During last year’s FireFit national championship in Ottawa, Thompson firefighter Darrick Graff placed sixth in the individual event and posted his best time yet by completing the multi-part obstacle course in 1:20.05.
Now that the 2018 national competition in Spruce Meadows, Alberta has been set for Sept. 5−9, Graff told the Thompson Citizen that it’s going to be an uphill battle to clear that threshold.
“I struggled to beat 90 seconds for a couple years and I finally broke that barrier. And now we’re up to the next hurdle,” said Graff, who started competing in these events for Thompson Fire & Emergency Services (TFES) back in 2011. “It’s a tough one. A lot of guys struggle. A lot of guys stay in that low 1:20 consistently, which I’m kind of doing now.”
In order to prepare for this upcoming competition, Graff has been sharpening his abilities by competing in events like the FireFit regionals in Winnipeg on June 16, where he clinched first place in the individual event with a time of 1:23.30.
Each FireFit participant completes a six-part obstacle course in full firefighting gear. This involves a 60-step stair climb, a 45-pound hose hoist, a forcible entry simulation, a 140-foot run, a 75-foot hose advance, and, finally, a victim rescue section involving a 165-pound dummy.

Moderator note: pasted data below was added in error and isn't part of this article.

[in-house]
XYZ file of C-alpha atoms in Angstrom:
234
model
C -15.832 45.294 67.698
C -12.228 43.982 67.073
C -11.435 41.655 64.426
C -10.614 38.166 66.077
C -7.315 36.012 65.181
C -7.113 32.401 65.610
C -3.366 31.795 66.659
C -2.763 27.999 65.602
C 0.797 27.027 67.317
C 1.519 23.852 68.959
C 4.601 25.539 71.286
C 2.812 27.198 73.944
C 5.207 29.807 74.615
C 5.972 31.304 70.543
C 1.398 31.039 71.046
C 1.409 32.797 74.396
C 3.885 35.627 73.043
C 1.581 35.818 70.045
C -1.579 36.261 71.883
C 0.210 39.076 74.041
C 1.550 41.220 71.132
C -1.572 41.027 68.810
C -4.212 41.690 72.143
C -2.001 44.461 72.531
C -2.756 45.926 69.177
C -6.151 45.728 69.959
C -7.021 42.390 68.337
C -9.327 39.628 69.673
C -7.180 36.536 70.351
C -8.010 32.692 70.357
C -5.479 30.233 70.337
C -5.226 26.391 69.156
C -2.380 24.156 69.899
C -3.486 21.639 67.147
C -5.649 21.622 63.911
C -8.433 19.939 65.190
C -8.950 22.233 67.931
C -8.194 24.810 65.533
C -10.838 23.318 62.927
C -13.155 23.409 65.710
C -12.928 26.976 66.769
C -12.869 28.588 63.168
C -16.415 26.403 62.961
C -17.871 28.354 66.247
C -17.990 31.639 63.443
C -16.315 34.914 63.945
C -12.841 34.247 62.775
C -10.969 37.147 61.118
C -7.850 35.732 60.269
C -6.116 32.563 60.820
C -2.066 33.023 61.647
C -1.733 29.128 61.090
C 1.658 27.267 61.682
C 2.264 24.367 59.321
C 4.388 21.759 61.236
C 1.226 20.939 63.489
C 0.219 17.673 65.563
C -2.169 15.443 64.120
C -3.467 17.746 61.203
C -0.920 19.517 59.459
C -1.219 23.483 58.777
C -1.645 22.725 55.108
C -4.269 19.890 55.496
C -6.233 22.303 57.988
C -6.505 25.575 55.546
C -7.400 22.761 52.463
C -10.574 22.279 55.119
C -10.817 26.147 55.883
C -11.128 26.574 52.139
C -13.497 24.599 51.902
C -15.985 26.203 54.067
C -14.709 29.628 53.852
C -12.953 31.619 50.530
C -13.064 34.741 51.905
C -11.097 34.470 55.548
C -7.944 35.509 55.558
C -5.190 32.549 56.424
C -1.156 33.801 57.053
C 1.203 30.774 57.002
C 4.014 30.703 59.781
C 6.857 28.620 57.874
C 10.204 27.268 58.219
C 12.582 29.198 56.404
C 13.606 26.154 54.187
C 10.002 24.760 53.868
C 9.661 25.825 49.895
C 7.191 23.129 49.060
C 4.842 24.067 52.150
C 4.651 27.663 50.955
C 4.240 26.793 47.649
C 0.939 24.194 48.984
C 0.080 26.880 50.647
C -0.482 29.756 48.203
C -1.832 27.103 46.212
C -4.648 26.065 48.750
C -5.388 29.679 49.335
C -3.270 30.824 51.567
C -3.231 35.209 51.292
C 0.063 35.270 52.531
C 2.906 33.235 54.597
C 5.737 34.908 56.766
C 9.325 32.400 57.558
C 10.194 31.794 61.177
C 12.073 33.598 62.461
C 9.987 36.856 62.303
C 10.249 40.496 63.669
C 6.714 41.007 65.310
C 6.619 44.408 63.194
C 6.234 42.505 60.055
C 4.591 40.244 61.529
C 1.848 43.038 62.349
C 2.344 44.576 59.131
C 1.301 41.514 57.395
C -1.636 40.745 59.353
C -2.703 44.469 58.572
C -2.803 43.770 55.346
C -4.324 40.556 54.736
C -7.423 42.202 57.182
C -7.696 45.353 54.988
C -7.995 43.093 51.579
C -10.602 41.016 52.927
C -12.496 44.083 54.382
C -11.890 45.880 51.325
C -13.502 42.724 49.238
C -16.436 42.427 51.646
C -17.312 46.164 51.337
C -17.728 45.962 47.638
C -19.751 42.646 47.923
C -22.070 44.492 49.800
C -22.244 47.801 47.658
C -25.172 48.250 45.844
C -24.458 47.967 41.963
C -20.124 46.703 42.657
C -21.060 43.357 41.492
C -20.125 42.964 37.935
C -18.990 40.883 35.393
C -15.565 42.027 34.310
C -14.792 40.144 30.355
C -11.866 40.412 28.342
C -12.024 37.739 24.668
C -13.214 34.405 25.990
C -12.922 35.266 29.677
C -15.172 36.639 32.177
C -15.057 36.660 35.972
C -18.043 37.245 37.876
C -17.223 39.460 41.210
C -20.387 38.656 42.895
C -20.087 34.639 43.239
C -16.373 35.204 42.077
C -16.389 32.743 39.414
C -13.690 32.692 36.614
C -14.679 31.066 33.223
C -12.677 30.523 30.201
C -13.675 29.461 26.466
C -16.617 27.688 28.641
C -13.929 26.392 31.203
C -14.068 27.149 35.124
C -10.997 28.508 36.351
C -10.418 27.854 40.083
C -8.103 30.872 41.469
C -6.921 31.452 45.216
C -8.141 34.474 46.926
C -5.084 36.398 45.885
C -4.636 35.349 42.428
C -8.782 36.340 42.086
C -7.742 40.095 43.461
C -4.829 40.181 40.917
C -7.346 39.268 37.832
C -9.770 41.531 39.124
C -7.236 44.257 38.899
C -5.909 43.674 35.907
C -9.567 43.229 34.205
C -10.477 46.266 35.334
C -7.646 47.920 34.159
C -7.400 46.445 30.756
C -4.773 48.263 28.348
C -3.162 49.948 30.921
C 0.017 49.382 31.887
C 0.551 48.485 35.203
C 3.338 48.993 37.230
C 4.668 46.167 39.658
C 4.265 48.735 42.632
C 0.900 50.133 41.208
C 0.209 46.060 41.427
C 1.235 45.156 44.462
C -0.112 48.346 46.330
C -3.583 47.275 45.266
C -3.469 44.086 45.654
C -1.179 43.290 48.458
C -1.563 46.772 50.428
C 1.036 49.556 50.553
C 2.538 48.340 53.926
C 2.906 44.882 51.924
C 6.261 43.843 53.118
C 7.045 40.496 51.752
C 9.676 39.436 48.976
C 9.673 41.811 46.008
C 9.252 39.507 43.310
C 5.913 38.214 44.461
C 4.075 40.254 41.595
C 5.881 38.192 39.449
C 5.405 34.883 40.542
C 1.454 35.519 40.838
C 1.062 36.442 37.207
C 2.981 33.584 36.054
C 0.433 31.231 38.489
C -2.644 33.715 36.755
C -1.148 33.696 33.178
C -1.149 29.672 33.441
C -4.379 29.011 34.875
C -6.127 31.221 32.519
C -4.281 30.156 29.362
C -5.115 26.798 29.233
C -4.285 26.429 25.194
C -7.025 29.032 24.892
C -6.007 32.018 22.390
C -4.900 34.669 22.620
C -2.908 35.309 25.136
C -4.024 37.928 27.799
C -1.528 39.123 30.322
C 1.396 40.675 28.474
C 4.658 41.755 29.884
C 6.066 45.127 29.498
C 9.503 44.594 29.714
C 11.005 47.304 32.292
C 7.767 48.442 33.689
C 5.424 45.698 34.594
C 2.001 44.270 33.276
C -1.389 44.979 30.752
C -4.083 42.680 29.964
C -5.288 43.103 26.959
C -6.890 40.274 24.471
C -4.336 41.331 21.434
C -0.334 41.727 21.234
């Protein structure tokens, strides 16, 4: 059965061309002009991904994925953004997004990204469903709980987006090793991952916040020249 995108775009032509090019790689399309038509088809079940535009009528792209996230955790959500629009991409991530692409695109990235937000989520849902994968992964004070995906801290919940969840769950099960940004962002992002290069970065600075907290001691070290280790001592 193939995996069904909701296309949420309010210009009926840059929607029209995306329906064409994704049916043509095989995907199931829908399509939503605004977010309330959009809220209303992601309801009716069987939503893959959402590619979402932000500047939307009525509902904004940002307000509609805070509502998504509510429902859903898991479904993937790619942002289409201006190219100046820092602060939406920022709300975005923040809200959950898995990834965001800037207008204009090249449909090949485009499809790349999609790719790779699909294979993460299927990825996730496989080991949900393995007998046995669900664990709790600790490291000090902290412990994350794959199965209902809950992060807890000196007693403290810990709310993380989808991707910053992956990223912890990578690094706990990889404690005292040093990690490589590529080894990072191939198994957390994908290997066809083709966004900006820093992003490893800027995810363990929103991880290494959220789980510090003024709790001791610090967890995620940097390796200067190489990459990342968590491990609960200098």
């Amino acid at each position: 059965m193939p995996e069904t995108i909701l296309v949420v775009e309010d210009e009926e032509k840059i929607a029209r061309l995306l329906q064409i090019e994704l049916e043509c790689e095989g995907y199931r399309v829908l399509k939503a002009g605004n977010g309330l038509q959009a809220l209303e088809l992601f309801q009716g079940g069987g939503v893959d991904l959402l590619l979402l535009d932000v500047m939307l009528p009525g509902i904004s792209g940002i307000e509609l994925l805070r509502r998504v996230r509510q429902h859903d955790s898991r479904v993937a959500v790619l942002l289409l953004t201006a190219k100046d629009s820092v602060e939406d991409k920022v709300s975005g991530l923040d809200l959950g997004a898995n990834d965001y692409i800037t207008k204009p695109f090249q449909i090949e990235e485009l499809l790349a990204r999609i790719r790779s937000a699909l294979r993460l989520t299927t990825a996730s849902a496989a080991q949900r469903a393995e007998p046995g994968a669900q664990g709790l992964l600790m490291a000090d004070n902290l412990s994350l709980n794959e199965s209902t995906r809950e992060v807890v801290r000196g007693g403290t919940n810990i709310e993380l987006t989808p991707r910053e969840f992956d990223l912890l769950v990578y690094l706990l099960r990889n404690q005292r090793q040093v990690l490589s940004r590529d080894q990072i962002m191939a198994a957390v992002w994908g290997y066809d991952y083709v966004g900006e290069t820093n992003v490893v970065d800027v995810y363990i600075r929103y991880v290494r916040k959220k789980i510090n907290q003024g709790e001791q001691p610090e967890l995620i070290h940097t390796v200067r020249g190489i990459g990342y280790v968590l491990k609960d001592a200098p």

Even though he was happy with his recent performance on the course in Winnipeg, Graff admitted that he is concerned that he might have peaked in terms of his ability.
“It’s at that point where I don’t know how you get a whole lot faster when it comes down to hundredths of a second,” he said.
However, Graff has been trying to broaden his horizons when it comes to training, having recently competed in a team event for the first time in an American competition in Minneapolis, Minnesota.
Additionally, some other members of TFES decided to compete alongside Graff at this year’s regionals in Winnipeg, which has allowed him to slide into more of a mentor role.
“[I teach them] a lot of the technique and stuff like that, what to expect and how to prepare, how to warm up for it. Things that they can work on and improve on,” said Graff, who was recently promoted to the rank of captain.
“I’m in a leadership role at work now, so it just kind of translates well to this too, being a mentor and stuff. I enjoy it. It’s nice to see other people meeting their goals and getting better.”
Graff is going to use the rest of the summer to tweak his technique and try to perfect the little things, since he said that’ll be his key to victory.
“Now it’s not a question of getting stronger, getting in better shape. It’s going to come down to a lot of the technical stuff.”